Detecting infected maize early can help prevent contaminated crops from entering the food chain, and also reduce the risk of throat cancer linked to the consumption of infected maize products.
In a recent study a specialised camera was used to produce chemical images of maize kernels infected with fungi that pose a threat to human and animal health. Through a process called chemical imaging, the camera takes photos of contaminated kernels in infrared light that measures chemical changes caused by fungi long before the visual symptoms of infection are visible to the naked eye.
Different chemicals and contaminants appear in a variety of colours. It works like a fingerprint, because the different colours tell us which chemical or contaminant is present.
Chemical imaging makes it possible to distinguish between compromised and healthy maize kernels in one swift measurement. One can then monitor the development of fungal growth in infected kernels over time.
A faster, cheaper option
Conventional microbiological techniques – which are labour intensive, expensive and complicated – can take up to two weeks before positive identification is possible. Chemical imaging allows for rapid and accurate sorting of individual kernels to ensure quality and safety. Corrupted grains can be screened and removed before they enter the food chain.
Finding these corrupted grains early is very important because maize, together with wheat, barley, oats and rice, forms part of the daily diet of millions of people. These products are consumed in a raw or processed form for breakfast (porridges), lunch (breads), supper (pasta’s, rice and pap) or as an occasional snack or treat.
It is estimated that rice, maize and wheat provide at least 30% of the food calories to more than 4.,5 billion people in 100 developing countries. Not surprisingly, fungal infection of maize is a global concern.
Maize is prone to infection by different fungi, especially Fusarium species. Fungal spores are everywhere and, in most cases harmless. However, some spores can germinate, infiltrate grains, and grow under certain such conditions as rainfall shortly before harvest and high moisture and temperature levels during storage. They occur in the leaves, stems, roots and cobs of the maize plant.
Data from this my study showed that three closely related Fusarium species, capable of producing harmful mycotoxins (fumonisins) that can cause throat cancer in humans when they consume infected grain products, could be segregated using chemical imaging. These toxins also cause diseases in horses, pigs and rats. Although perfect discrimination was not possible, these related fungal species could be distinguished on growth media without having to use conventional techniques.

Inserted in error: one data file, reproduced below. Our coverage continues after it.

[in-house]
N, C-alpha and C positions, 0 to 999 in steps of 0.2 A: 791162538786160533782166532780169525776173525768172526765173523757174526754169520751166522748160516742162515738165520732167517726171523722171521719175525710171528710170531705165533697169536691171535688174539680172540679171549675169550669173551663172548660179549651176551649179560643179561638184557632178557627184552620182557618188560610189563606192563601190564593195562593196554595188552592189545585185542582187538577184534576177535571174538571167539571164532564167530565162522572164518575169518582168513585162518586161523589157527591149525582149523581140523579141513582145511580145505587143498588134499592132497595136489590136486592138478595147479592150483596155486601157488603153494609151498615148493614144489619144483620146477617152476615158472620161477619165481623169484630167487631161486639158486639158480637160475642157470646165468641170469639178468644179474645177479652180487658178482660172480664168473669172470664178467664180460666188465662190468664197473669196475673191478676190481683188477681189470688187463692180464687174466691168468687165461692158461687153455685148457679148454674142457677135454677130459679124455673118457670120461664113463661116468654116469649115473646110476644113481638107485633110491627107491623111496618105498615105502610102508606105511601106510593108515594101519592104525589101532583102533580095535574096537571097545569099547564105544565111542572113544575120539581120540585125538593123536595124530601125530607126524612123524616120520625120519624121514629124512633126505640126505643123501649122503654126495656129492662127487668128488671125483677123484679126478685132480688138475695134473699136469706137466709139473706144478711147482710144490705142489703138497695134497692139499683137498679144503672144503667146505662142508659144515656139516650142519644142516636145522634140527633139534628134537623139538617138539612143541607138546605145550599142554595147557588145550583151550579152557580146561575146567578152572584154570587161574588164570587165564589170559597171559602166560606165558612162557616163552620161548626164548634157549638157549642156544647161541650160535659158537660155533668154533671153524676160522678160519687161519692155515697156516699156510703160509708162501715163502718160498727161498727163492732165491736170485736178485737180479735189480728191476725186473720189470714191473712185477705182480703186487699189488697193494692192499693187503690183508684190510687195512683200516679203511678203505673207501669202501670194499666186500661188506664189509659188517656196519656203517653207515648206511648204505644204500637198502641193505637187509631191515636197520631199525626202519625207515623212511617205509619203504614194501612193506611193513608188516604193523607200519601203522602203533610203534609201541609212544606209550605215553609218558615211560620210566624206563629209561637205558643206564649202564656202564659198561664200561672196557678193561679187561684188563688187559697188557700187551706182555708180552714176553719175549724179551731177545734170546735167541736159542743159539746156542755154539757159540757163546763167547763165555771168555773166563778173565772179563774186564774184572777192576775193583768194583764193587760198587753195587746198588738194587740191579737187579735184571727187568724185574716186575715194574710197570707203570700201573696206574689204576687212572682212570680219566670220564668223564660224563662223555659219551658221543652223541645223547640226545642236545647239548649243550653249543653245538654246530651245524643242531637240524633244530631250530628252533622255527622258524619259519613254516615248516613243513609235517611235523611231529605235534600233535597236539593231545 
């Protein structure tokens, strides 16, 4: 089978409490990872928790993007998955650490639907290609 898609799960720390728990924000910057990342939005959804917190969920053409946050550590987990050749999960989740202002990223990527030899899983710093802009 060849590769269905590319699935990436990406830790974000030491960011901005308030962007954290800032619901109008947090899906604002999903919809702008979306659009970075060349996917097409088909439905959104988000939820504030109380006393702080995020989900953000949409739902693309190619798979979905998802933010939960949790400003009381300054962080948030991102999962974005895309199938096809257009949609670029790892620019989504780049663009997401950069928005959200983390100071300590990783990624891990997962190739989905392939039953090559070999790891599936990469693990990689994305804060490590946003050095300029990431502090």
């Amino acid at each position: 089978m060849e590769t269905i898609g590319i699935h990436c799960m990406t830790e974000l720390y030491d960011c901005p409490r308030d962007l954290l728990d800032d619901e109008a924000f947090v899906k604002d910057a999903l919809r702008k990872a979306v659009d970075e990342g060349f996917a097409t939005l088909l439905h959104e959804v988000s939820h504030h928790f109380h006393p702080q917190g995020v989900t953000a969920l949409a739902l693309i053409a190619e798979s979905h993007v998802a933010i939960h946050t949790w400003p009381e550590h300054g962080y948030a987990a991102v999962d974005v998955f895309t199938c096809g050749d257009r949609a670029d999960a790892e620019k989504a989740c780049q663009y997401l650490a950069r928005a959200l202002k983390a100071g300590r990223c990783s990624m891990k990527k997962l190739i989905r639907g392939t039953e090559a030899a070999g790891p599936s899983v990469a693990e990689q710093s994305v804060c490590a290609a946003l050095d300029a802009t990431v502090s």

‘Growth rings’ tell us a story
Chemical imaging made visualisation of the radial growth rings, similar to age rings in trees, possible by studying the growth of the three Fusarium species on solid medium over time. These rings are similar to age rings in trees.
These radial rings (photographed above) are growth zones differing in composition, function and structure. Since these zones differed chemically, it was possible to distinguish between them, and over time it was possible to construct curves that resembled microbial growth profiles. These curves are painstakingly constructed using conventional microbiological techniques; however, using chemical imaging it was possible to achieve it in a fraction of the time.
Chemical imaging is suitable to distinguish between fungi that infect maize and is also safe and non-destructive. It is well suited for use in the food industry, at grain silos or in food factories.
Apart from maize and other cereals, this technique can be used to inspect other food products for similar fungi or spoilage bacteria. In addition, chemical imaging can be utilised in oodfood microbiology laboratories in combination with conventional methods as a tool for rapid detection of and discrimination between foodborne pathogens.
Research is ongoing and soon it will be possible to ensure safer food one image at a time.
Dr Paul Williams is a postdoctoral research fellow at the Southern African Grain Laboratory in Pretoria. This article is based on his doctoral study in Food Science at Stellenbosch University.